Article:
Postnatal Neurogenesis and Dopamine Alterations in Early Psychosis

Author(s): Dragos Inta, Juan M. Lima-Ojeda, Peter Gass, Paolo Fusar-Poli

Journal Name: Recent Patents on CNS Drug Discovery (Discontinued)

Volume 7 , Issue 3 , 2012


Schizophrenia is most likely a neurodevelopmental disorder with a characteristic delayed onset of symptoms occurring usually during transition from adolescence to adulthood. Recent studies revealed that both genetic and environmental risk factors for the disease disturb not only embryonic, but also postnatal neurogenesis, possible contributing to neurochemical alterations associated with schizophrenia. Several recent patents proposed therapeutic interventions in schizophrenia by increasing postnatal neurogenesis. It remains, however, unclear, how such pro-neurogenic interventions could ameliorate alterations in neurotransmitter systems associated with the disease, such as the dopamine system. Here we review these patents in the context of the existent data about postnatal neurogenesis in the subventricular zone in rodents and primates. We discuss also in light of a recently proposed theoretical model the possible relevance of disturbed neurogenesis for the dopamine system, focusing on the dopamine receptors associated with neurogenesis, the D3 receptors, and a D3-expressing structure derived from the subventricular zone, the Islands of Calleja. Finally, we discuss these findings in the light of molecular imaging studies in early schizophrenia.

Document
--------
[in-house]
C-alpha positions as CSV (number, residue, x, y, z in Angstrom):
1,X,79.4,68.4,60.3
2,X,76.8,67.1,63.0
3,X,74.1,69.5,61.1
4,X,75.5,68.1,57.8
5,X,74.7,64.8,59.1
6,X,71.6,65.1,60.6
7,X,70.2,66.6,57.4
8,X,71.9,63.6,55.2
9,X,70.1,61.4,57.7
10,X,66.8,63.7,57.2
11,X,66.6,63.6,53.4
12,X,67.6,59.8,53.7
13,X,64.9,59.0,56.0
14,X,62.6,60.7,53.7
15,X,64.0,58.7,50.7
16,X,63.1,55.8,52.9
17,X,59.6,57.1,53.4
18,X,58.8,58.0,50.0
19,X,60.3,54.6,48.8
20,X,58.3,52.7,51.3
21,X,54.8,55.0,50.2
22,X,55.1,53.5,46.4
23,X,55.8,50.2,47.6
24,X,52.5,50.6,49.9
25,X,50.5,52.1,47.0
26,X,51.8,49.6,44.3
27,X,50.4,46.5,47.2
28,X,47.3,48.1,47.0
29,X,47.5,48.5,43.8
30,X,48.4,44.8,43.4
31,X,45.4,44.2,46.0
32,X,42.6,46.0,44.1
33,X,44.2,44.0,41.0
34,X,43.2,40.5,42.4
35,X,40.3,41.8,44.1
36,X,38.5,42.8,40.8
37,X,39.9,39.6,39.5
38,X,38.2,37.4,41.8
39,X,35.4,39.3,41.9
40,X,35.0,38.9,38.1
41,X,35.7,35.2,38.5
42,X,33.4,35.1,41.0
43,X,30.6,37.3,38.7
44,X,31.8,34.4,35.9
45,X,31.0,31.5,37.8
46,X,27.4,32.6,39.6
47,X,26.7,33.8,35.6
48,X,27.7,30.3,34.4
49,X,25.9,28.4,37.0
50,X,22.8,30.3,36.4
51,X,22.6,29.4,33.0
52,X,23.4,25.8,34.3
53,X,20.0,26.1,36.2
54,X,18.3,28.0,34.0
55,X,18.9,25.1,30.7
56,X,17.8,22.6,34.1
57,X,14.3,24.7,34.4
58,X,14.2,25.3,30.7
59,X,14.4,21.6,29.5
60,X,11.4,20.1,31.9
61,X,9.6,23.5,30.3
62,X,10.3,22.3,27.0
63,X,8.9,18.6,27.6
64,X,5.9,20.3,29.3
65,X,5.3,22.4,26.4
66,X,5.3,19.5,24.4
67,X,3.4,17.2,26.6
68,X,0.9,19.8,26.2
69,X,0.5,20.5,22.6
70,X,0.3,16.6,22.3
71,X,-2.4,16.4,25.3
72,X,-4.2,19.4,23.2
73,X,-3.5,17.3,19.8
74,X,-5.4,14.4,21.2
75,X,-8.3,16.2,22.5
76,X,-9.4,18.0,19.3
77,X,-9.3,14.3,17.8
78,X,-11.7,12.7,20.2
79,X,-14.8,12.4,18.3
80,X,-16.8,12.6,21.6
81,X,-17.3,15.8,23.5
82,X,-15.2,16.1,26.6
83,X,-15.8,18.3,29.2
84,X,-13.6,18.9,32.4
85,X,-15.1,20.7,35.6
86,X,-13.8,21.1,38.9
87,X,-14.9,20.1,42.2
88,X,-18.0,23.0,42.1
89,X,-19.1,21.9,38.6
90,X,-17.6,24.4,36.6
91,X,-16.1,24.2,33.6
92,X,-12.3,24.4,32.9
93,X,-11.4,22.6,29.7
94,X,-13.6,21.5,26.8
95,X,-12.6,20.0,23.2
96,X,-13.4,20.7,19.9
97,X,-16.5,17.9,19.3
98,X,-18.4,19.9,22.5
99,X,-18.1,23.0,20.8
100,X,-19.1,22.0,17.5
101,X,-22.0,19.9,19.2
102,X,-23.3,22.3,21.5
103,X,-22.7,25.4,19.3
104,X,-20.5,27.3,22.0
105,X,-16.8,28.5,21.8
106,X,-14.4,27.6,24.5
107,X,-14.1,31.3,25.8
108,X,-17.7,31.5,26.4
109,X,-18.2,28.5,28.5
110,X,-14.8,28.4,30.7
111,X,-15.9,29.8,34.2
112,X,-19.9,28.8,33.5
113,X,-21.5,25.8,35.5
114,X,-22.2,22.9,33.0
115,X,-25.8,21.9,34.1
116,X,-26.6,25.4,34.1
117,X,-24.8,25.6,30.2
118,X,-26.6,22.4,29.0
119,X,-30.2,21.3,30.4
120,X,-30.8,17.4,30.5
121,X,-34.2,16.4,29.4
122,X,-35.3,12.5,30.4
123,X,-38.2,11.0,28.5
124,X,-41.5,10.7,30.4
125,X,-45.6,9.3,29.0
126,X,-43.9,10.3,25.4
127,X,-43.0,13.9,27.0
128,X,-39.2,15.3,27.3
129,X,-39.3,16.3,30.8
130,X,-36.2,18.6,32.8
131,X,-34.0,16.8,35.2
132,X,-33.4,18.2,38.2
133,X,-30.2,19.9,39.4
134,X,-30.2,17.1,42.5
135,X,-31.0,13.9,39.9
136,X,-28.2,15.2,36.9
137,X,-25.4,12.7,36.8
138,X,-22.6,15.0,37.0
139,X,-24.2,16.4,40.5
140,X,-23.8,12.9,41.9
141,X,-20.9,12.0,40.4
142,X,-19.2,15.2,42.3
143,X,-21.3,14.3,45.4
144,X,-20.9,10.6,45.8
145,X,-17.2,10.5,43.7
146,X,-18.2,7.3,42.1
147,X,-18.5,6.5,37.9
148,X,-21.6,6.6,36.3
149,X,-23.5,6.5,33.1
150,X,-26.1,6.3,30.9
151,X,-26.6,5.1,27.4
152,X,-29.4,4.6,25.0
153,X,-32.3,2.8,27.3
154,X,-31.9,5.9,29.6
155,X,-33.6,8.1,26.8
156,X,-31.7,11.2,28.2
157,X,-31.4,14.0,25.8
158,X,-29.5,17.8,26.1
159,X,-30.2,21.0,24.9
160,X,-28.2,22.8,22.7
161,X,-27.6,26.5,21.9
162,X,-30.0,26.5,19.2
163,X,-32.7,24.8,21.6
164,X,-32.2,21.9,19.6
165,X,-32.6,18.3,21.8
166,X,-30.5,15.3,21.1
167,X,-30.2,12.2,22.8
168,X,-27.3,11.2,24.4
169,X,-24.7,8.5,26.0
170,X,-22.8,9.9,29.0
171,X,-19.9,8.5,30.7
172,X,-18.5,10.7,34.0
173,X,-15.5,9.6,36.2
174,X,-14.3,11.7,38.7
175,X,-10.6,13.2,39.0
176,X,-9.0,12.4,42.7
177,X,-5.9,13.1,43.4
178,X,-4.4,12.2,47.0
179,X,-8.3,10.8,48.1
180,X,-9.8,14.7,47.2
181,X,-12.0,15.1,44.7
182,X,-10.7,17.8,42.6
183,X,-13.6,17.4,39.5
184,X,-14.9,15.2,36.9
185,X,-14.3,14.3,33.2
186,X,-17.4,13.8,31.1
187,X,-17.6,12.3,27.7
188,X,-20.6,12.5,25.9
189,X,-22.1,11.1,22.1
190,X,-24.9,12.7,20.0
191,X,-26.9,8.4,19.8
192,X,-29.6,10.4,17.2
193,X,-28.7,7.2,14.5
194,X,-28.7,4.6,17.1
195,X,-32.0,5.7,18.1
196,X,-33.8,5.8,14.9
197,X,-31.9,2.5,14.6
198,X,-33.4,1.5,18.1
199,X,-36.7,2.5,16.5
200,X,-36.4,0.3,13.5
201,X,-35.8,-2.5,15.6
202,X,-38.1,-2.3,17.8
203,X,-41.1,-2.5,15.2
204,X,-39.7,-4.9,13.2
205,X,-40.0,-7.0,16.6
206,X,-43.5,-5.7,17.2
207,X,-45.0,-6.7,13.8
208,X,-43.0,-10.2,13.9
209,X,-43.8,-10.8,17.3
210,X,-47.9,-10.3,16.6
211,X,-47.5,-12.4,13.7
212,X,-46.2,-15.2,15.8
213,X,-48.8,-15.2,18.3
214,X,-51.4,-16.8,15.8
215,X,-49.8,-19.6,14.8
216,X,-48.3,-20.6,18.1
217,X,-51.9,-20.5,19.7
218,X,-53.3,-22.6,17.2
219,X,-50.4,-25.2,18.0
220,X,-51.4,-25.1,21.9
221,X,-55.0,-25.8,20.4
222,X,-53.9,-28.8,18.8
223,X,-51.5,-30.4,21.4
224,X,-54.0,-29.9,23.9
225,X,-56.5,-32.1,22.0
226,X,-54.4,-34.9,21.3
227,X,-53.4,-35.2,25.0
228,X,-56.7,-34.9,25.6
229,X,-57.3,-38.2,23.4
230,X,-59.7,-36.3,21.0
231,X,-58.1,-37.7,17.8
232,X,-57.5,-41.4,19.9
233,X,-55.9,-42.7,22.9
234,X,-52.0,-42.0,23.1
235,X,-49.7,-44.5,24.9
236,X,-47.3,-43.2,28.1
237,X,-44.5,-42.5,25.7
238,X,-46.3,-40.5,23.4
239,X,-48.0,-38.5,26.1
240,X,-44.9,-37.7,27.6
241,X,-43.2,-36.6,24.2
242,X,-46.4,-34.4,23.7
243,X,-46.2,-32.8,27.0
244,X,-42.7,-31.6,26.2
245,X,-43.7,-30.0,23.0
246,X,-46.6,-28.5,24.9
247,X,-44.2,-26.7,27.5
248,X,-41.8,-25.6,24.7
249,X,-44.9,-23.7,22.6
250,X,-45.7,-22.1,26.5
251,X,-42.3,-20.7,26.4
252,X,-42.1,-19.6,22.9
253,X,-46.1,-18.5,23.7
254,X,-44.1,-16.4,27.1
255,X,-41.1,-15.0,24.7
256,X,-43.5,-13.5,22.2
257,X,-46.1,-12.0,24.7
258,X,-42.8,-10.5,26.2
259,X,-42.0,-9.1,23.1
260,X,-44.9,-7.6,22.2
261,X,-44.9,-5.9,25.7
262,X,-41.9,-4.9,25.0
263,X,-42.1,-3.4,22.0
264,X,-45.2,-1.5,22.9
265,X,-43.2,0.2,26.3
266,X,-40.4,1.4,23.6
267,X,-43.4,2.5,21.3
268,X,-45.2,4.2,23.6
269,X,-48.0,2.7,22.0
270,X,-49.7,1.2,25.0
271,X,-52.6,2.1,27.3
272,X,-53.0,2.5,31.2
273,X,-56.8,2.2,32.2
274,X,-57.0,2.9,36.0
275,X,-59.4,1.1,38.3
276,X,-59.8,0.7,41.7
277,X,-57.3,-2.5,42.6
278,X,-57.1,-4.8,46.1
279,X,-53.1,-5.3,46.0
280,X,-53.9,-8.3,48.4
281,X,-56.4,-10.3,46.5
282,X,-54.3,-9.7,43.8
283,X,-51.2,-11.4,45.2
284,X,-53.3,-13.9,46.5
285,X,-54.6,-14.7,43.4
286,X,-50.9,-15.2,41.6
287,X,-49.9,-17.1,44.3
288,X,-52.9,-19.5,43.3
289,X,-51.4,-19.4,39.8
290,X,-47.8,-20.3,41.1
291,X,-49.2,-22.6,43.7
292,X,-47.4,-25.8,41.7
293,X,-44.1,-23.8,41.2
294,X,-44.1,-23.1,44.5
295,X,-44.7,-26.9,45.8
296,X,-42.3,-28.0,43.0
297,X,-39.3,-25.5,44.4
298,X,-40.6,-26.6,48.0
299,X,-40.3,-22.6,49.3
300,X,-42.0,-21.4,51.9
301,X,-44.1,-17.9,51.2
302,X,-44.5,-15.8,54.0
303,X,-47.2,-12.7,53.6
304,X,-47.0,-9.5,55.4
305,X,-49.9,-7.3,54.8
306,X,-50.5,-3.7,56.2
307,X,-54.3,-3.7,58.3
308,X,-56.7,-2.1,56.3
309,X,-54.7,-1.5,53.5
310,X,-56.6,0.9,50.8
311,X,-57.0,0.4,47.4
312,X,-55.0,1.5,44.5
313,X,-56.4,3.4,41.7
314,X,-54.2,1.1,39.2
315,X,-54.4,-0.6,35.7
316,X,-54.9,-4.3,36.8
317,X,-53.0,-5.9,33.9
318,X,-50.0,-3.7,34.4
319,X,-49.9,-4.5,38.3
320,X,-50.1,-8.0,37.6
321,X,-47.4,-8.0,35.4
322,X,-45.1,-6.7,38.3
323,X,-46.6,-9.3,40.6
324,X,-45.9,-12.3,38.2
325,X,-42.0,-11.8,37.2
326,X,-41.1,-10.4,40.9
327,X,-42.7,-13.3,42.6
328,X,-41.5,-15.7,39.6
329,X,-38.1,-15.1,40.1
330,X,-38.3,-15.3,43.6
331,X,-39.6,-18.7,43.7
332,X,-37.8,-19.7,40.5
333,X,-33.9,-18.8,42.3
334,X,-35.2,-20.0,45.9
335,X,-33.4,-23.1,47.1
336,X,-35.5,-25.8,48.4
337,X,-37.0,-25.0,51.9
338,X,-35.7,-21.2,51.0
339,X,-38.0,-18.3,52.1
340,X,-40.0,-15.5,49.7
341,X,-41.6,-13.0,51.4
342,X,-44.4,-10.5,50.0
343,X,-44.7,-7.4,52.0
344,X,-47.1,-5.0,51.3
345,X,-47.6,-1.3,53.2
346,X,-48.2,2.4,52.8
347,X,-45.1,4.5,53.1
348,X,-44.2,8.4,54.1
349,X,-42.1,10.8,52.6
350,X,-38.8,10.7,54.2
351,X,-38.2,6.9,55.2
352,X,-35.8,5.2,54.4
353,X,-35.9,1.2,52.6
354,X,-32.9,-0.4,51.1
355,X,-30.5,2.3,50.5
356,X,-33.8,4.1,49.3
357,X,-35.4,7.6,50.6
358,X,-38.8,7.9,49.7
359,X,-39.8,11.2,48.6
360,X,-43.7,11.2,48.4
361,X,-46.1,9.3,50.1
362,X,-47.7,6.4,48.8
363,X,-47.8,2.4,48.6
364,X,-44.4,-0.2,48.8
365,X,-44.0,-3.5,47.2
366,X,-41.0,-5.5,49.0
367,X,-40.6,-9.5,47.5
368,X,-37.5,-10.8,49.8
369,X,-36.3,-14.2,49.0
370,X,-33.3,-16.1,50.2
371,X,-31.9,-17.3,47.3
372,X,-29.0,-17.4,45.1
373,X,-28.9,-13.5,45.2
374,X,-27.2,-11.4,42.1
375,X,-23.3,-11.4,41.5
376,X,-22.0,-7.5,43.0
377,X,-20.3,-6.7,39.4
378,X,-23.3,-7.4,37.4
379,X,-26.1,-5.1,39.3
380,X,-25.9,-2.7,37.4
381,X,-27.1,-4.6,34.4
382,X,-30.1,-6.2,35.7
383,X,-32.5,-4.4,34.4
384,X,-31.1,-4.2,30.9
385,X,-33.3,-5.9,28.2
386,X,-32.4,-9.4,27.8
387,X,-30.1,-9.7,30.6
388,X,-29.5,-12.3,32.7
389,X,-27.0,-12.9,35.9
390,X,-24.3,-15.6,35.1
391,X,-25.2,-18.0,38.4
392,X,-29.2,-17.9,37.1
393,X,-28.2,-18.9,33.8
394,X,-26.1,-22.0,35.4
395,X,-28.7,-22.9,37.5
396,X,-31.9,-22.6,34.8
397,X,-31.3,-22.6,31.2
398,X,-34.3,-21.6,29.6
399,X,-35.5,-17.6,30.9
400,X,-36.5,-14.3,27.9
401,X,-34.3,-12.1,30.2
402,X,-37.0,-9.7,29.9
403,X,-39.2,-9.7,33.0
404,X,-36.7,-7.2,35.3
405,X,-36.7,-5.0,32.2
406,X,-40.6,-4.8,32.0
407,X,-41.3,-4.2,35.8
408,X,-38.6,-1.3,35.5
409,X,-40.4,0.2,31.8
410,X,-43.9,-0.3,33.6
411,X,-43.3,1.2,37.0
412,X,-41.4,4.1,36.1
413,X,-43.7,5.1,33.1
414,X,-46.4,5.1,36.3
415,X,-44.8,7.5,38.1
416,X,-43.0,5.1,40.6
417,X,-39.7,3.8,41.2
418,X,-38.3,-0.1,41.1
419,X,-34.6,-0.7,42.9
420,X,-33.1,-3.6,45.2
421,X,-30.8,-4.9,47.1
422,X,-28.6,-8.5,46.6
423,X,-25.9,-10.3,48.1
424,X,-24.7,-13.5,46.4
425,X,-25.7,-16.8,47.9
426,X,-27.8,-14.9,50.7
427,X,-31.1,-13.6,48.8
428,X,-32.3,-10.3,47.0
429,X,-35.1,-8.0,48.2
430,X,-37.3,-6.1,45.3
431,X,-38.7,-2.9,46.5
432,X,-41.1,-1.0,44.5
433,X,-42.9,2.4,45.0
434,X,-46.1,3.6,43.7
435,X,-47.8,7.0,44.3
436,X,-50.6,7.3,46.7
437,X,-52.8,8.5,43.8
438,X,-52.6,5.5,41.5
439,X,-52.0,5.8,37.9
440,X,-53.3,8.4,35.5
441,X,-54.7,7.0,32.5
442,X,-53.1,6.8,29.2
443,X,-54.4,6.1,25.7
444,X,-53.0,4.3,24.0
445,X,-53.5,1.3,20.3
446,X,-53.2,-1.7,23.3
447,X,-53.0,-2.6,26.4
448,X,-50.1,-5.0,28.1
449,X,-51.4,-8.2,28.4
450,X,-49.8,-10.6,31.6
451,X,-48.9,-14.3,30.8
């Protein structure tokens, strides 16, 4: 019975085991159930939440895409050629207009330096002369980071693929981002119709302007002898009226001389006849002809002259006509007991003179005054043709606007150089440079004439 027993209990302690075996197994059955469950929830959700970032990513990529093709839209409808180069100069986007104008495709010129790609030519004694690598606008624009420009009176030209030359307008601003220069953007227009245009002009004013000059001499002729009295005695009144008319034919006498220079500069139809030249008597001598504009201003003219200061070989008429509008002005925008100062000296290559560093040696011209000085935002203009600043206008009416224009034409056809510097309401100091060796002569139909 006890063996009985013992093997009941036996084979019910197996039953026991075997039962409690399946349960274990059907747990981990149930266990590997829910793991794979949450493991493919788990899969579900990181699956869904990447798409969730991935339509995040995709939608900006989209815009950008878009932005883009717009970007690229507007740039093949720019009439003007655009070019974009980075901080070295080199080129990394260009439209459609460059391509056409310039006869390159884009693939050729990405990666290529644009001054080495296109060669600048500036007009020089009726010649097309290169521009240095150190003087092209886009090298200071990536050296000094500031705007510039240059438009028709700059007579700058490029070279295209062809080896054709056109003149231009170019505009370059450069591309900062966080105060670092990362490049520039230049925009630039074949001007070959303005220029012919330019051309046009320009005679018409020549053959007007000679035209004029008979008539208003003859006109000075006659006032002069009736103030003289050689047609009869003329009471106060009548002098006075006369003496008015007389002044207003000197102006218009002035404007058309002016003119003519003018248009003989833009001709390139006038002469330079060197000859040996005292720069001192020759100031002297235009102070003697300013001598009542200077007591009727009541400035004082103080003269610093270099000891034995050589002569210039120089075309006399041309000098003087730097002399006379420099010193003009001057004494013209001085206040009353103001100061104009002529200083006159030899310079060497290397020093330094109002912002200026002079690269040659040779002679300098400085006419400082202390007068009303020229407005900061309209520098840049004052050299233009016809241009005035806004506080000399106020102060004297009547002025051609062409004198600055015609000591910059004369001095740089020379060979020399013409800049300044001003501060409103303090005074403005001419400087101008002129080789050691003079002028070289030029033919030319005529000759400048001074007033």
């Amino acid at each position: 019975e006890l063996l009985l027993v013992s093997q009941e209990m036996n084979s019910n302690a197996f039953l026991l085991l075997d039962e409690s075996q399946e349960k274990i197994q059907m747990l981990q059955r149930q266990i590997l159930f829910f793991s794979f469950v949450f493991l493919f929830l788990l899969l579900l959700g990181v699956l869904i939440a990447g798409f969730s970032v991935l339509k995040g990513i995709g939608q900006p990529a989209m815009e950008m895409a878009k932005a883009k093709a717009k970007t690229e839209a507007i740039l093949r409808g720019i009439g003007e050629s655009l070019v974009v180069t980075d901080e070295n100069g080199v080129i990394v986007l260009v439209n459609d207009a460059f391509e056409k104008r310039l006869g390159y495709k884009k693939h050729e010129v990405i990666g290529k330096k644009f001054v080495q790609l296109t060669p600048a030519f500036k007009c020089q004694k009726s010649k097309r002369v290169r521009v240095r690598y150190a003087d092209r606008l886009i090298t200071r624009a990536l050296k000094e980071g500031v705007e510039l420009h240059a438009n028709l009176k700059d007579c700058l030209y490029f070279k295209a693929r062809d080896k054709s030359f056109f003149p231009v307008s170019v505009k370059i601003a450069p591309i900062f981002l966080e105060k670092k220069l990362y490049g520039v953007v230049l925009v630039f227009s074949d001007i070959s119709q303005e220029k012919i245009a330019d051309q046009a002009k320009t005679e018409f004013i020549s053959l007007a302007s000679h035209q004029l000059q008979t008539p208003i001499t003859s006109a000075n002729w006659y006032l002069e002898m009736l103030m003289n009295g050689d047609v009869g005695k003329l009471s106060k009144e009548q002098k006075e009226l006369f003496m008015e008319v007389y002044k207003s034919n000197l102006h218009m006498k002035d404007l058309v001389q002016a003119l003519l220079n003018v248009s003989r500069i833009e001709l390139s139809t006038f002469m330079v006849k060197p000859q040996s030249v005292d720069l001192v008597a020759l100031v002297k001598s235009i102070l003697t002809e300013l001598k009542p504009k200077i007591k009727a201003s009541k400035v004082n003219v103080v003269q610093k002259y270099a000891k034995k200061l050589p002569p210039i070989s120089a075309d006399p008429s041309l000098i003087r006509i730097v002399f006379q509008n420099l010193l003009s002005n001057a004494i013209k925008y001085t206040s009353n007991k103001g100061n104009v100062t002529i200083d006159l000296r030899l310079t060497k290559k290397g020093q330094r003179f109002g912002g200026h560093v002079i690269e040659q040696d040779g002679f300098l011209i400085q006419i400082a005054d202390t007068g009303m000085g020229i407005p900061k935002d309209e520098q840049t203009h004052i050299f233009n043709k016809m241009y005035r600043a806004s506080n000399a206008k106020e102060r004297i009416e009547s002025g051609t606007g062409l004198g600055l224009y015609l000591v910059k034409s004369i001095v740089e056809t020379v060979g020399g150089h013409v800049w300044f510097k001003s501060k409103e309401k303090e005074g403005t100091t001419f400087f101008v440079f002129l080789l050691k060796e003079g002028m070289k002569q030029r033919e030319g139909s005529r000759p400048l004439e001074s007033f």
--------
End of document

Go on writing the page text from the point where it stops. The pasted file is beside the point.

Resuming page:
Keywords: D3 dopamine receptors, islands of Calleja, Postnatal neurogenesis, ventral striatum, Schizophrenia, PSYCHOSIS, POSTNATAL NEUROGENESIS, chlorpromazine, dopamine transmission, striatal dopaminergic function

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Article Details

Year: 2012
Page: [236 - 242]
Pages: 7
DOI: 10.2174/157488912803251998
Price: $65

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